March was MS Awareness Month and although March is over I believe it's vitally important to continue the discussion of what it's like to live with a disability or illness. Raising awareness and educating others can lead to better emotional health and, hopefully, produce more tolerance and compassion for one another.
There's a scene in an episode of the television series M*A*S*H when company clerk Radar O'Reilly befriends a young, badly wounded soldier. Complications arise and the doctors rush in to save the boy, but to no avail. Radar is crushed after learning of the death and stumbles over to sit on a nearby bench. When one of the doctors, B.J. Hunnicutt, tries to comfort him, Radar utters, "I was just talking to him. How can he be alive one minute and dead the next? How can things change on a dime so quickly?" B.J. replies, "It's not much more than that."
I think, sometimes, that B.J.'s reply parallels my own life. I'm not dying of anything terminal, but I've had my share of diagnoses that have changed my life forever.
It's been a long road to get to where I am, and now the road got even longer.
A week ago I felt sheer joy after attending a fabulous midlife conference for women. I came away feeling inspired to do and be better in my professional life. I felt so alive and truly blessed.
One week later I received disturbing news. I have three very large kidney stones located on either side of my kidneys. Having had kidney stones six years ago I'm familiar with the pain and suffering they can cause. It's a pain worse than childbirth, one that brought me to my knees screaming for mercy.
Not a whole lot of fun.
I'm angry at my doctor, a nephrologist, who in six years never listened to my complaints about the gnawing stabs in my back, and didn't recommend a simple urine test to check for new kidney stones.
I'm also angry at myself for being a better advocate to others than I was for myself. I should have insisted on testing for kidney stones, but I felt safe in the care of my doctor.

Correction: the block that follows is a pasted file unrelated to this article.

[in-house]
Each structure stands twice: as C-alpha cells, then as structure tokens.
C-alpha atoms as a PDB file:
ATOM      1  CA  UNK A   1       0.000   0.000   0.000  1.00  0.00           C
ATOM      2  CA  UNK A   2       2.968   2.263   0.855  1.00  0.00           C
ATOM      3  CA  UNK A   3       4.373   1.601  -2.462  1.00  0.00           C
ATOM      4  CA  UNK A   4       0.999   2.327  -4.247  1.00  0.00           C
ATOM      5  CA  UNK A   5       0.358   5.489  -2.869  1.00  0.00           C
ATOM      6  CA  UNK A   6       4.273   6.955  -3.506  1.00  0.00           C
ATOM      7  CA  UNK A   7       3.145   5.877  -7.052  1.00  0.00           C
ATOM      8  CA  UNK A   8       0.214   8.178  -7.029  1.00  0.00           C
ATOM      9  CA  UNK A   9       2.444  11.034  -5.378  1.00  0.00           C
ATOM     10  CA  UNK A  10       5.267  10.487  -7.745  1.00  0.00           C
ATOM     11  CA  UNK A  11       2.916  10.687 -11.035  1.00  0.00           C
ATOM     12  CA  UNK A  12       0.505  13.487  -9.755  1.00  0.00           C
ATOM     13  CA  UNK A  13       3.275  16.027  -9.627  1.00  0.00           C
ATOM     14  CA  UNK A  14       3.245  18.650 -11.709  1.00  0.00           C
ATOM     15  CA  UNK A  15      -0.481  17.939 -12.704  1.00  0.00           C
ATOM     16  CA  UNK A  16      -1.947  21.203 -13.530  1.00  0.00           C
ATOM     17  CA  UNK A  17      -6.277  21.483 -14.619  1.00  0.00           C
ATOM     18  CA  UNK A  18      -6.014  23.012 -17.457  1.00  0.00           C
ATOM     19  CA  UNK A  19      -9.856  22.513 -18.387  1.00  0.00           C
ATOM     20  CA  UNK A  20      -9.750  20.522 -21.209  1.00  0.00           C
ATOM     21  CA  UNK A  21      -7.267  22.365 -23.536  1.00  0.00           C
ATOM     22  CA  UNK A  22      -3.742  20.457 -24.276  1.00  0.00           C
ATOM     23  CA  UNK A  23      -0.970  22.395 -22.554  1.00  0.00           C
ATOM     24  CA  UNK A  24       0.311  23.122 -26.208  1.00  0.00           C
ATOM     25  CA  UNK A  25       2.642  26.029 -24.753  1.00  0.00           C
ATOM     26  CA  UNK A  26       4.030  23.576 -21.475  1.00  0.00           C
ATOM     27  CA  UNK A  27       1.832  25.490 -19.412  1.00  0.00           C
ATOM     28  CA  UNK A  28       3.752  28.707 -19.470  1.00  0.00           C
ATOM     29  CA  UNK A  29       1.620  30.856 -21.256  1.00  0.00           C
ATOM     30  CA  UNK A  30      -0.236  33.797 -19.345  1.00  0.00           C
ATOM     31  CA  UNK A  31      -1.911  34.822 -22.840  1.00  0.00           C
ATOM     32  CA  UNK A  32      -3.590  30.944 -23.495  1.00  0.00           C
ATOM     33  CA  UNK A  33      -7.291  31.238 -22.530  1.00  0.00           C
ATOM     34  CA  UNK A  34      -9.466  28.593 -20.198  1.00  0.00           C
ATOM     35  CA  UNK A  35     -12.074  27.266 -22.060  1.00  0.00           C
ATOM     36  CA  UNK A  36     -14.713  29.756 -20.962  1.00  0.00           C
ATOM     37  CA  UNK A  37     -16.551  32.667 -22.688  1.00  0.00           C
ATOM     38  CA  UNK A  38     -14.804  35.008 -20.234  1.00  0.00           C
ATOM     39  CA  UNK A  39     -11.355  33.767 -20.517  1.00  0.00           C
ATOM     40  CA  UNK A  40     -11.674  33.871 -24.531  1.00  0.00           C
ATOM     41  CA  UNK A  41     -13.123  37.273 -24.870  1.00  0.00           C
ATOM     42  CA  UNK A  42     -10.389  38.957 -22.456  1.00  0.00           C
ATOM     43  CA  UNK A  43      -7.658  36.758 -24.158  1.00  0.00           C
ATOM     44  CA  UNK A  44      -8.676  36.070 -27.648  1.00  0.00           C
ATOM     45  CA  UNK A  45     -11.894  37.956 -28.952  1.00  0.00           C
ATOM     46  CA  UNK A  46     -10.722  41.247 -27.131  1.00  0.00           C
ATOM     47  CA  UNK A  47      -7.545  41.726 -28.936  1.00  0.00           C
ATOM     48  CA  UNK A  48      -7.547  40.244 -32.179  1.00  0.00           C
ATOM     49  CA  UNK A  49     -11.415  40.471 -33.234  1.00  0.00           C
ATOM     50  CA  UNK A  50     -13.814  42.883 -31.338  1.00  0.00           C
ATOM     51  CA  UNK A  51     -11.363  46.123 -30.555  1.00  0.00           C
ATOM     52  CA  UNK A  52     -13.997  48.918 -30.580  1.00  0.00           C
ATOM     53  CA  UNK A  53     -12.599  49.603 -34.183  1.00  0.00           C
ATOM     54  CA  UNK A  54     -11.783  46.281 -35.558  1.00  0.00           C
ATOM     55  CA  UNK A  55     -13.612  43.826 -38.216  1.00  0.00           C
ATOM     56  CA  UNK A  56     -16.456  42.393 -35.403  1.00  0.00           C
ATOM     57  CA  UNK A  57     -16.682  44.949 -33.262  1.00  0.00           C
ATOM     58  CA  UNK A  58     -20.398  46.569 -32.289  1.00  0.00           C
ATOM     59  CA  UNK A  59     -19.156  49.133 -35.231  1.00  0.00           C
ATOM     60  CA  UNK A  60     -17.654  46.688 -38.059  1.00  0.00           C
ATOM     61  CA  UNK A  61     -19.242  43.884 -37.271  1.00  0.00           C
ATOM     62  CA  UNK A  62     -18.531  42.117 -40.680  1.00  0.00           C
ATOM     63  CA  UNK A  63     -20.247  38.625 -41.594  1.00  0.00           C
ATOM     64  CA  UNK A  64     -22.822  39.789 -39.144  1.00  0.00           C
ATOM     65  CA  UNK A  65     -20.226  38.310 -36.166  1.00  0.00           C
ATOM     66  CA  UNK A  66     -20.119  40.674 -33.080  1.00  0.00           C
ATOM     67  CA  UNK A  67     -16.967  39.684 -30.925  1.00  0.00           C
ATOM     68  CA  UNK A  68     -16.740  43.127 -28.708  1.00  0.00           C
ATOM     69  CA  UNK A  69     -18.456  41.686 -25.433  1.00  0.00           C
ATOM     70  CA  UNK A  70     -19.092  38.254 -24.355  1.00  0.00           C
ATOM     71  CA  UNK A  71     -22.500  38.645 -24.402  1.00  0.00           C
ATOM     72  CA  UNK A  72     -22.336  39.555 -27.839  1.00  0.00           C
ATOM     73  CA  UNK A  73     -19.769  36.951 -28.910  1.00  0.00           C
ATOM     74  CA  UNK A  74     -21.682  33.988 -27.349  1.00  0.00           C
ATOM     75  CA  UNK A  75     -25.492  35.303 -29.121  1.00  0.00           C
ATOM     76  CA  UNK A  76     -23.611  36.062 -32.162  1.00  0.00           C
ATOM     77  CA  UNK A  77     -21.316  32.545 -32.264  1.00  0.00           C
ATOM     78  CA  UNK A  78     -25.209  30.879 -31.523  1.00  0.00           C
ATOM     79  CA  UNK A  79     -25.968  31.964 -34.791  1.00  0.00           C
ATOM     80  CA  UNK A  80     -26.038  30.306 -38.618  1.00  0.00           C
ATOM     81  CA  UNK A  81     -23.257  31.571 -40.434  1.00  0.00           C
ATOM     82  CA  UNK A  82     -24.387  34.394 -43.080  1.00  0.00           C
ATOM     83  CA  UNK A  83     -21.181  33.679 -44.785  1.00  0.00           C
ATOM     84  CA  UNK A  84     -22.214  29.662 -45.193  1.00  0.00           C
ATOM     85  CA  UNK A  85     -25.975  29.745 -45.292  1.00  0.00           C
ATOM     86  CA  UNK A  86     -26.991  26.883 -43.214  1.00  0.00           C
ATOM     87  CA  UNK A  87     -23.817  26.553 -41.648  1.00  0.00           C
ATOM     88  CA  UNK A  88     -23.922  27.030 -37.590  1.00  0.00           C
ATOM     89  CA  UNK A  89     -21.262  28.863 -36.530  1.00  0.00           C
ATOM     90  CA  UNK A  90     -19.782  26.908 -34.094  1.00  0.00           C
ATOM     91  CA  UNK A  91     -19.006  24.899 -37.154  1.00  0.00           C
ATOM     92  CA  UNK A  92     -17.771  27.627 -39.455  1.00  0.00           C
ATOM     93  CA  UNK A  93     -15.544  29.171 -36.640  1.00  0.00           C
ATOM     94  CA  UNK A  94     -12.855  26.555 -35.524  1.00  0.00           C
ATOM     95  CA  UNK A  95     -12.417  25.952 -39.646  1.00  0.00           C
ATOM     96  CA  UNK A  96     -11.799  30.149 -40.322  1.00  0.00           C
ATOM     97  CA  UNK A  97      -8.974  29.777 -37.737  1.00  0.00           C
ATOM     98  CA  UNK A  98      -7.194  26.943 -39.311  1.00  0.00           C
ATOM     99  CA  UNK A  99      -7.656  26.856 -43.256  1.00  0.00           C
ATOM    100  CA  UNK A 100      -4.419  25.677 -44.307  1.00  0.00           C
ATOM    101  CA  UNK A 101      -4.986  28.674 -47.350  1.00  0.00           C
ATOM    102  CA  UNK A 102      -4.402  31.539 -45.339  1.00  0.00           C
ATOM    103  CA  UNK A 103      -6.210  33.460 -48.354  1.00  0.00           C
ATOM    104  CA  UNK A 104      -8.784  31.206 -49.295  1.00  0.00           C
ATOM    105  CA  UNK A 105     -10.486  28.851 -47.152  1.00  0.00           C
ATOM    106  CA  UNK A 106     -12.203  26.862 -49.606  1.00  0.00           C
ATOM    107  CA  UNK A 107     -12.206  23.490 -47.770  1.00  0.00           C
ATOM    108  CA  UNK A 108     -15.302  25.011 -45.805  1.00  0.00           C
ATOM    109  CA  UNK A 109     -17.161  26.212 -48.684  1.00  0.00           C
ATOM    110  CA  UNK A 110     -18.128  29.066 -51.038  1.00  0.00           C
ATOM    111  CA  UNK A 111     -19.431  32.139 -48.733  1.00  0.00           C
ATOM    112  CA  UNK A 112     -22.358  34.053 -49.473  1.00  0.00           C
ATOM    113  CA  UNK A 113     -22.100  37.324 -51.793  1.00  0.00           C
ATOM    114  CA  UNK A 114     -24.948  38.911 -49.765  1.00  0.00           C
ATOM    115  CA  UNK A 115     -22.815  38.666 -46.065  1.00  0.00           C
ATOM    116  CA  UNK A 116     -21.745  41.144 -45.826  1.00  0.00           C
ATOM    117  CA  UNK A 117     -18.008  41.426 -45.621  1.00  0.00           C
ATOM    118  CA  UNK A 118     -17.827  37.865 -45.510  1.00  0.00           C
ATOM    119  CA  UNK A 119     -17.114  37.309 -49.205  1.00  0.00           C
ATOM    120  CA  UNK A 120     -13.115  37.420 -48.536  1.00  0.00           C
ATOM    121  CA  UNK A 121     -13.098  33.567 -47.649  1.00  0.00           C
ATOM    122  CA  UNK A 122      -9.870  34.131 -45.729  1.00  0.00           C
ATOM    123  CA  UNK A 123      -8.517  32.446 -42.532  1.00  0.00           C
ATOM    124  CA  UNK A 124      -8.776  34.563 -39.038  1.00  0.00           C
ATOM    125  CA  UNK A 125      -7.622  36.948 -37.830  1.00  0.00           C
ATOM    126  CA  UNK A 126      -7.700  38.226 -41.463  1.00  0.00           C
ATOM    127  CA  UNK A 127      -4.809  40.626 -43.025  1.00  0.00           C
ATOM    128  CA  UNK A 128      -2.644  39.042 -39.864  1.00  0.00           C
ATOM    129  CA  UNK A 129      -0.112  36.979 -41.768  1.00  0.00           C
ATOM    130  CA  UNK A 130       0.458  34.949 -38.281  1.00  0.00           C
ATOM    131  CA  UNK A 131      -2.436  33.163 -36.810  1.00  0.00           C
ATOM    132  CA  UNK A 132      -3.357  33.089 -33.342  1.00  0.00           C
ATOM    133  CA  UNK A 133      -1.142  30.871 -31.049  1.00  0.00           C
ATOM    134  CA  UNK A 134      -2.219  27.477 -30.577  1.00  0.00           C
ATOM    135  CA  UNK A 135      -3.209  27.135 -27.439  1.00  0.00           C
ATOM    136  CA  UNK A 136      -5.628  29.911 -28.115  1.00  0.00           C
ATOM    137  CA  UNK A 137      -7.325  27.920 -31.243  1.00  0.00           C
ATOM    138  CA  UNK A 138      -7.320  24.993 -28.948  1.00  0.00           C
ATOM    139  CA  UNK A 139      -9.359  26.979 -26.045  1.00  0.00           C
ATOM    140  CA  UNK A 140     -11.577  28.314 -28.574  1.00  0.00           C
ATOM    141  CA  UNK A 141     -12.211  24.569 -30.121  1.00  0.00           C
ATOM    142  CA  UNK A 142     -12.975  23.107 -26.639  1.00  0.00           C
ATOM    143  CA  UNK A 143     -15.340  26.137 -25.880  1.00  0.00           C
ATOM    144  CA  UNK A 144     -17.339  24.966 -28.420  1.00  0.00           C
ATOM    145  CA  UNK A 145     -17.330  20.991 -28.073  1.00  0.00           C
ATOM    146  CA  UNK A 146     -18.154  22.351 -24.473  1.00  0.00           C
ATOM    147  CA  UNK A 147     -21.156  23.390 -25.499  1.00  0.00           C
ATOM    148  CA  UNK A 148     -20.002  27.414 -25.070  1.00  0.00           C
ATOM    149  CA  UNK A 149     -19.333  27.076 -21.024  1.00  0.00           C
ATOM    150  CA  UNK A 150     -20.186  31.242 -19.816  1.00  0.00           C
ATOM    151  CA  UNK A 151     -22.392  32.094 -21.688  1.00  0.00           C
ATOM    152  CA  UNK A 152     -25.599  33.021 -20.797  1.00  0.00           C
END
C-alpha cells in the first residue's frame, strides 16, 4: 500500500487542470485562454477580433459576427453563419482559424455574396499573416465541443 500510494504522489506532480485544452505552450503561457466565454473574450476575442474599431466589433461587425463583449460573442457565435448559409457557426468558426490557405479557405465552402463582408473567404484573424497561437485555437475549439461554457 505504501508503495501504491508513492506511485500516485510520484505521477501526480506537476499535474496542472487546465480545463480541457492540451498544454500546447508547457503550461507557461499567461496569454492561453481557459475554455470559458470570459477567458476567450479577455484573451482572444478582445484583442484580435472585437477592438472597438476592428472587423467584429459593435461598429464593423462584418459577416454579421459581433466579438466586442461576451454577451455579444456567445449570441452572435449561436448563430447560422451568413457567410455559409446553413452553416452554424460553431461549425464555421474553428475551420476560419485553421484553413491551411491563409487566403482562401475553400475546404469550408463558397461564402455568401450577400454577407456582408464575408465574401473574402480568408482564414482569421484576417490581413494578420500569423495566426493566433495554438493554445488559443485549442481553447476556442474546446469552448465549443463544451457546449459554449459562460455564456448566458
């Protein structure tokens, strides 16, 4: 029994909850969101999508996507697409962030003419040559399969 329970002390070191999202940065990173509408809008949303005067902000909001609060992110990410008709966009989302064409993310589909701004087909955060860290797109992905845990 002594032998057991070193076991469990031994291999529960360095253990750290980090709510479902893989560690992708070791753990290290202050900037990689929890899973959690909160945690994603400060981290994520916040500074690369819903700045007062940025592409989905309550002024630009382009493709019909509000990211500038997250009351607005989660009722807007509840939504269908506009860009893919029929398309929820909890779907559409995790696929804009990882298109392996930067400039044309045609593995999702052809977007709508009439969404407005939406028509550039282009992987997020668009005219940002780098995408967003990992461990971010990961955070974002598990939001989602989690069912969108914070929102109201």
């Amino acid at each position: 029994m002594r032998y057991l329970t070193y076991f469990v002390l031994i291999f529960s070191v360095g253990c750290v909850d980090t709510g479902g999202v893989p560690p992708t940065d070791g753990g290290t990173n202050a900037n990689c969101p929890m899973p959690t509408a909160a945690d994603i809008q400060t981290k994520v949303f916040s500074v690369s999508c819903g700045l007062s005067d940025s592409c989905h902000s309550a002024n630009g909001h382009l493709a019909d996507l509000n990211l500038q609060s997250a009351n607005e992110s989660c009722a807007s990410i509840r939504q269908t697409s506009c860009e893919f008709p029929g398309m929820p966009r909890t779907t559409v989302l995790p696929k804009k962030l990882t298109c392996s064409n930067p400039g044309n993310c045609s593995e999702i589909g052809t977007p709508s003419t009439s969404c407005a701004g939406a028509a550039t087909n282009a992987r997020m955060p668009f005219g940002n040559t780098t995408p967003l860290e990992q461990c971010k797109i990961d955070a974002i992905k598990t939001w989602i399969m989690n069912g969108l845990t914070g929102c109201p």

I find myself at the starting gate one more time.
At the recommendation of my new urologist I'm waiting to have the first of two procedures to be performed weeks apart that blast the stones using sound waves. Called a lithotripsy, this procedure allows the stones to "pass" out of the body which sometimes causes great pain.
While I'm waiting for the first available appointment for the lithotripsy I've been to the ER because of abdominal pain. The scans performed there revealed that my kidney stones are smaller than the size I was told by my urologist. My new nephrologist wants me to get a second opinion from another urologist before getting the lithotripsy done.
You can imagine how easy it is to speak to three different doctors on the telephone before making an informed decision. I've called so many times to request a return phone call that I'm sure I have a red mark next to my name on their note pads that says "Trouble Ahead!"
I've been "sick" for more than half of my life. I'm sick and tired of being sick and tired. I'm tired of visiting doctors, tired of medications and injections. I'm tired of pain, fatigue, weakness and spasms. I'm tired of canceling plans, of staying close to home and having the need to explain why I'm not feeling well. I hate drawing attention to myself.
And I'm tired of wasting whatever precious time I have on this earth by dealing with illness.
I'm know I'm taking a risk by writing a post that's not my usual positive one. But I think that every once in awhile we all need to vent our frustrations a little when we get knocked down. It's only human. Our courage and inner strength are being tested, and there's no shame in asking for love and support to get back up again.
Next time when life changes on a dime I hope my dime will fall heads up.